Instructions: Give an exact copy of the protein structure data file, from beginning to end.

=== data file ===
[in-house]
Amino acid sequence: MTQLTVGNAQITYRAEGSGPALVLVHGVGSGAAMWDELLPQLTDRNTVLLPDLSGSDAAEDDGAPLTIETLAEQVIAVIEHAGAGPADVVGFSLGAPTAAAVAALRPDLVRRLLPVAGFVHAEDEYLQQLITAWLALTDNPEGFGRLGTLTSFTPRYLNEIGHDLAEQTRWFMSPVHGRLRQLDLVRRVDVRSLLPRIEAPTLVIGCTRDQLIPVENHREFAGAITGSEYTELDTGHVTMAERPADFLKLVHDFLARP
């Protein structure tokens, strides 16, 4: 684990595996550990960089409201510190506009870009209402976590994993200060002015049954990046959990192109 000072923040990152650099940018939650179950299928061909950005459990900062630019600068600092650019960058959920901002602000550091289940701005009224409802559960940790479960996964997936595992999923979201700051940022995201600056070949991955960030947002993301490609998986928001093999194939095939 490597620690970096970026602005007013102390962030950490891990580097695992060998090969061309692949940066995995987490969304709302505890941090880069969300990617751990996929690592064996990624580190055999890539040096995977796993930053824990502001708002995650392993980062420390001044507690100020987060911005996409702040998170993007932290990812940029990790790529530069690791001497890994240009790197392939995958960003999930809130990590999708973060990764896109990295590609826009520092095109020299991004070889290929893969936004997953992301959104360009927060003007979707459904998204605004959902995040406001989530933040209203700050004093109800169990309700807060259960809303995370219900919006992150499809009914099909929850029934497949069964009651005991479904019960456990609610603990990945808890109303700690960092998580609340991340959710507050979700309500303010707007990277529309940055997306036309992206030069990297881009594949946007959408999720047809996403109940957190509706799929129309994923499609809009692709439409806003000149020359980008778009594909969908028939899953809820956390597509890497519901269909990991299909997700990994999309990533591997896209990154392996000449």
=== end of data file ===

[in-house]
Amino acid sequence: MTQLTVGNAQITYRAEGSGPALVLVHGVGSGAAMWDELLPQLTDRNTVLLPDLSGSDAAEDDGAPLTIETLAEQVIAVIEHAGAGPADVVGFSLGAPTAAAVAALRPDLVRRLLPVAGFVHAEDEYLQQLITAWLALTDNPEGFGRLGTLTSFTPRYLNEIGHDLAEQTRWFMSPVHGRLRQLDLVRRVDVRSLLPRIEAPTLVIGCTRDQLIPVENHREFAGAITGSEYTELDTGHVTMAERPADFLKLVHDFLARP
């Protein structure tokens, strides 16, 4: 684990595996550990960089409201510190506009870009209402976590994993200060002015049954990046959990192109 000072923040990152650099940018939650179950299928061909950005459990900062630019600068600092650019960058959920901002602000550091289940701005009224409802559960940790479960996964997936595992999923979201700051940022995201600056070949991955960030947002993301490609998986928001093999194939095939 490597620690970096970026602005007013102390962030950490891990580097695992060998090969061309692949940066995995987490969304709302505890941090880069969300990617751990996929690592064996990624580190055999890539040096995977796993930053824990502001708002995650392993980062420390001044507690100020987060911005996409702040998170993007932290990812940029990790790529530069690791001497890994240009790197392939995958960003999930809130990590999708973060990764896109990295590609826009520092095109020299991004070889290929893969936004997953992301959104360009927060003007979707459904998204605004959902995040406001989530933040209203700050004093109800169990309700807060259960809303995370219900919006992150499809009914099909929850029934497949069964009651005991479904019960456990609610603990990945808890109303700690960092998580609340991340959710507050979700309500303010707007990277529309940055997306036309992206030069990297881009594949946007959408999720047809996403109940957190509706799929129309994923499609809009692709439409806003000149020359980008778009594909969908028939899953809820956390597509890497519901269909990991299909997700990994999309990533591997896209990154392996000449």